One customer I spoke with recently was unhappy with a particular error group that contained errors that shouldn’t have been grouped. It turned out that his team members had gone ahead and manually merged 463 separate error groups based on a common tag.

This situation was unfortunate because after merging singular errors into a group, both types of errors appeared under the newly merged group. Reoccurring errors also appeared in the newly merged group, making this customer’s error group a super error group without a common stack trace–yikes!

3. Check if you need errors grouped on factors other than the stack trace

Raygun’s error grouping algorithm relies primarily on the stack trace–the origin of the error. But some of you might prefer to group errors in other ways to suit your business and workflow.

That’s when the custom grouping feature comes to the rescue.

When there are edge cases that Raygun can’t deal with, you can use the custom grouping feature to apply additional logic on top of what Raygun automatically provides.

Custom grouping is an advanced feature that should be used with caution as there is no undo button. It should only be used when the built-in grouping logic doesn’t quite suit you.

4. Reduce error noise with a clear workflow

If you have a large application (with many moving parts), when you first integrate Raygun, you might find that your Crash Reporting dashboard already has thousands of error groups within the first month.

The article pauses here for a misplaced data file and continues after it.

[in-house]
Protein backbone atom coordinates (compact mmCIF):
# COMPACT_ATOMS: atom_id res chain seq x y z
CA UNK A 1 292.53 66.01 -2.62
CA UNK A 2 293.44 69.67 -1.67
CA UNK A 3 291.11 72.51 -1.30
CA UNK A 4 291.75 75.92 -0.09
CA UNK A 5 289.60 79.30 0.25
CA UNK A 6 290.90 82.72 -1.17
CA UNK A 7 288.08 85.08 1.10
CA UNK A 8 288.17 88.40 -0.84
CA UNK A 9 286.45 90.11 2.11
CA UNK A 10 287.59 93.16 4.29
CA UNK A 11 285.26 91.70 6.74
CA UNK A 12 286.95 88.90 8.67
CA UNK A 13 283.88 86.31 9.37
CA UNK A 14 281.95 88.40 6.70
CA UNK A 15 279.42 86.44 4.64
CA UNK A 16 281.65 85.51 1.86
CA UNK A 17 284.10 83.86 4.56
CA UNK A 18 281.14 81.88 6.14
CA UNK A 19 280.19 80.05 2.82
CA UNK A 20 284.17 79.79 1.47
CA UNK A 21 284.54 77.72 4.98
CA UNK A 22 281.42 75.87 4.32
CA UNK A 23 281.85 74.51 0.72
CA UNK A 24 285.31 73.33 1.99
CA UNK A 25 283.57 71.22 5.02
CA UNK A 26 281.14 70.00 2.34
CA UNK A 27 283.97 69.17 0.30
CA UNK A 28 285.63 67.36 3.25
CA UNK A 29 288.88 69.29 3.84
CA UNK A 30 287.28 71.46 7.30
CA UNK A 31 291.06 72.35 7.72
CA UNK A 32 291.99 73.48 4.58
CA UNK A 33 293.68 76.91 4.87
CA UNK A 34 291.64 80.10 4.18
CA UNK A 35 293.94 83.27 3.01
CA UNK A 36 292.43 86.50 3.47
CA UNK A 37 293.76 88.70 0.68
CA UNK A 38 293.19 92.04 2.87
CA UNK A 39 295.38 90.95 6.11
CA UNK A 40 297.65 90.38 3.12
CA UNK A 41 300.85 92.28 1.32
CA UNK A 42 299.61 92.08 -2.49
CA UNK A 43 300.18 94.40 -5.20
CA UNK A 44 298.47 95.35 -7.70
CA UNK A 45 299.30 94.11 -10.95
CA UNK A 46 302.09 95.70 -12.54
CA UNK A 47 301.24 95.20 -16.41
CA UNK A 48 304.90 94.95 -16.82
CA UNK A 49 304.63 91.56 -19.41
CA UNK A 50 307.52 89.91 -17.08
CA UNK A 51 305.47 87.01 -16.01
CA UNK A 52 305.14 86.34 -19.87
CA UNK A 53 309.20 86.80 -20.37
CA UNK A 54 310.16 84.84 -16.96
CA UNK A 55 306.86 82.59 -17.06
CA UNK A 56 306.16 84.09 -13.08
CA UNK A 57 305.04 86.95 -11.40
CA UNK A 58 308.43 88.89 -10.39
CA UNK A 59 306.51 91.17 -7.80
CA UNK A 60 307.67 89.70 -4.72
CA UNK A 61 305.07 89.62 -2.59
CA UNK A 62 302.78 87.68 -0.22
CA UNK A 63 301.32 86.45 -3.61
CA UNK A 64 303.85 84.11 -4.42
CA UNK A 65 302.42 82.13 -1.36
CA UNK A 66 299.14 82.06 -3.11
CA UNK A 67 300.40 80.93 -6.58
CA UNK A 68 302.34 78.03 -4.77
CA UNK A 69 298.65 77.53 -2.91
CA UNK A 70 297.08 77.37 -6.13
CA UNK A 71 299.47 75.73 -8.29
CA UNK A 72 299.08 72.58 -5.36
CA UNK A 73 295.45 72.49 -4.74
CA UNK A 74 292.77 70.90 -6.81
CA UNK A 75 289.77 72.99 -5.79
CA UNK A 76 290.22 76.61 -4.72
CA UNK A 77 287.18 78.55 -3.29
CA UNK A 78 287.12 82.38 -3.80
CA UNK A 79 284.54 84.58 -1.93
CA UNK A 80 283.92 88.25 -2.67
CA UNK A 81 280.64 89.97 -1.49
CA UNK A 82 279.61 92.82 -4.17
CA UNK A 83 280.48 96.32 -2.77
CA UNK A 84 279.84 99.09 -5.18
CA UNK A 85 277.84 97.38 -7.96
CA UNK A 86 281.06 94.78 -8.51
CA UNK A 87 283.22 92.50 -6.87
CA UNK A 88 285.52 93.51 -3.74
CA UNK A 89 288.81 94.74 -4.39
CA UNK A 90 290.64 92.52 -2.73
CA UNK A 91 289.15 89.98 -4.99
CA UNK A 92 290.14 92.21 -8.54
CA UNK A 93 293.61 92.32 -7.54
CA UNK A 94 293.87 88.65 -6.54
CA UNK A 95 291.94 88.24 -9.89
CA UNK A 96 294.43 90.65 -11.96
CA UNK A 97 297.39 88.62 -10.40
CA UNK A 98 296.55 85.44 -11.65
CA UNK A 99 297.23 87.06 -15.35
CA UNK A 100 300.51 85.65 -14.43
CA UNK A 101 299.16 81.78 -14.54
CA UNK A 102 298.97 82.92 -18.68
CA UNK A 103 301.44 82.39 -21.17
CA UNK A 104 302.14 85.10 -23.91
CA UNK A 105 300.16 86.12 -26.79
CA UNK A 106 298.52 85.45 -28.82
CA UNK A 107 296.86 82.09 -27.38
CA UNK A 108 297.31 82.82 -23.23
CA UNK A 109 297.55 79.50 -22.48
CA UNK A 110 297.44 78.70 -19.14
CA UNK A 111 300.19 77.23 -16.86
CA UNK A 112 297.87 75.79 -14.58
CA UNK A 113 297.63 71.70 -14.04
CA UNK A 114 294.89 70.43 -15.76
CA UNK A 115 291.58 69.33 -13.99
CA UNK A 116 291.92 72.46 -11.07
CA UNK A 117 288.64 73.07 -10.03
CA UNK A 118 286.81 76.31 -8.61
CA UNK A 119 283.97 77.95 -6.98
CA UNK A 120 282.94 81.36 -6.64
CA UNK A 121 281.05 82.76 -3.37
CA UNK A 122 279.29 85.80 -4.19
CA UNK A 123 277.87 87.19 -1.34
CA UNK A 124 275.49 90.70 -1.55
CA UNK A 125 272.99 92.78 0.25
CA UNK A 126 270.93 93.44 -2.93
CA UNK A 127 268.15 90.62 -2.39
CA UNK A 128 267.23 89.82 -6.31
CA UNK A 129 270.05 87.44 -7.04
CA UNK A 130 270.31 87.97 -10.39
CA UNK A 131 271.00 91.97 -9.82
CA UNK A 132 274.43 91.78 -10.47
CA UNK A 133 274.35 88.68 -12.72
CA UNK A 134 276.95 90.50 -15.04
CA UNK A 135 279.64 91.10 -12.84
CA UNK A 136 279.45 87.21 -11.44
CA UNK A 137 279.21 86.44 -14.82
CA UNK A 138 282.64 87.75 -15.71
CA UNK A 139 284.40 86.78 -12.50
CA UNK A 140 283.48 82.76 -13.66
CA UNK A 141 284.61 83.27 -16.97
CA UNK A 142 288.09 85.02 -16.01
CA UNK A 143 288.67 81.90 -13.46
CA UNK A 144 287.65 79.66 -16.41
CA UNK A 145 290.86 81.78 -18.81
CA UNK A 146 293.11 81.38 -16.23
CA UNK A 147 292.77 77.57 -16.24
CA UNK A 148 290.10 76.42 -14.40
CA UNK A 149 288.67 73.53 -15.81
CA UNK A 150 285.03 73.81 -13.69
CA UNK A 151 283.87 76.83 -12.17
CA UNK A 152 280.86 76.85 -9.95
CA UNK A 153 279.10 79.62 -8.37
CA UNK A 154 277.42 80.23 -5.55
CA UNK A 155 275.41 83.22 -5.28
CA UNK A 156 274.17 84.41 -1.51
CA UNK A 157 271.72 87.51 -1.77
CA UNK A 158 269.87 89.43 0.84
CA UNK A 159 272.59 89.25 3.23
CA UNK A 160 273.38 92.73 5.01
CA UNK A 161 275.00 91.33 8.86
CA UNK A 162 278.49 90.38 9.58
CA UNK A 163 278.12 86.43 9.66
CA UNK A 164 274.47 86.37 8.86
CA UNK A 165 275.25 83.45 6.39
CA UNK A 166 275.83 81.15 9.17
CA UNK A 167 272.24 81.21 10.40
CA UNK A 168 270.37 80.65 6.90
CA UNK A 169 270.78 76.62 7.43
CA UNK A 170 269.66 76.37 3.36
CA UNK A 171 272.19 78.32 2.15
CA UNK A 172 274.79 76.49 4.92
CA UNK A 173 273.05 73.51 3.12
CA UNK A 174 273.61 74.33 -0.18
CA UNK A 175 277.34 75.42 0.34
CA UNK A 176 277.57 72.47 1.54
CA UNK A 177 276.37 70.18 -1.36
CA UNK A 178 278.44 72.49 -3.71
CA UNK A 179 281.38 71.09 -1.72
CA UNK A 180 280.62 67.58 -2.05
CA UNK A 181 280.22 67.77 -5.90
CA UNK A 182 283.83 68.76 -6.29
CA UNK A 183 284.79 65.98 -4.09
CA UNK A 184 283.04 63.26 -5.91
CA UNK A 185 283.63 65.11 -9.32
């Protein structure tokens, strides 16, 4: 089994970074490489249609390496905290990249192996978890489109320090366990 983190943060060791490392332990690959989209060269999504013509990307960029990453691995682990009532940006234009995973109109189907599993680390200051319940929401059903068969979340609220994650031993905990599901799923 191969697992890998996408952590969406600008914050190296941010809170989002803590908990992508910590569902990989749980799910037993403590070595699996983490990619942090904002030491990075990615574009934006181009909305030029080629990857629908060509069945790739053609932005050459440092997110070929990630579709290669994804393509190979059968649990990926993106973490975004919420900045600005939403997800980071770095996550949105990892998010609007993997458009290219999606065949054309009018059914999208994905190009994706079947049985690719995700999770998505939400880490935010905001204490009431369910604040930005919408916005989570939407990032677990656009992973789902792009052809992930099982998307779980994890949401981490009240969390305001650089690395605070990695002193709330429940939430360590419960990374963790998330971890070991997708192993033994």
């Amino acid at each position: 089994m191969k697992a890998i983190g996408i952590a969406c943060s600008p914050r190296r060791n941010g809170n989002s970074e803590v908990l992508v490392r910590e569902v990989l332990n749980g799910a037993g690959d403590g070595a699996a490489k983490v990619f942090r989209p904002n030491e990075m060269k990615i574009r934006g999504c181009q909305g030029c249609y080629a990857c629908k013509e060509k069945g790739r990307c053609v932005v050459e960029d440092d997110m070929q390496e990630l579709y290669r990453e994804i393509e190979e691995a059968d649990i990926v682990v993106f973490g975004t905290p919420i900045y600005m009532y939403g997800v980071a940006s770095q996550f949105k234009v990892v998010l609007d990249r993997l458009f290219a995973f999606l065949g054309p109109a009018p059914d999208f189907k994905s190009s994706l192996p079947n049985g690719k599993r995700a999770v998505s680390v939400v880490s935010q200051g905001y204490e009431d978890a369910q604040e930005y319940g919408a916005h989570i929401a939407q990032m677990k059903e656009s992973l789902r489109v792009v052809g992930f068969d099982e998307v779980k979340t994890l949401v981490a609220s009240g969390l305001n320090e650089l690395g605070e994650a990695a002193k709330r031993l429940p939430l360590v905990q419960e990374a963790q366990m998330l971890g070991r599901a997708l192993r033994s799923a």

This can be daunting for new customers. The good news is that this is not an error group issue, but rather a workflow one that you can fix easily.

You can follow this step-by-step workflow guide that we’ve created with one of our customers, Open Water. They had been where you were, and this guide details how they use Raygun on a daily basis to reduce their error noise by 99%.

Need further assistance with better error grouping?

We are continually working on improving our grouping algorithm to ensure that the correct errors are grouped. It is a difficult problem, and we don’t always get it right, so it helps to get some examples from our users to help us improve.

If you’ve tried all of the above methods, understood how Raygun automatically groups errors, and you still need further assistance, we’d like to hear from you. You can get in touch with us at any time by using the “Contact Raygun” link in the sidebar of your Raygun app.

Send us the name of the provider and language you are using and the URLs of the error events that you believe are grouped or separated incorrectly, and one of our engineers will be in touch.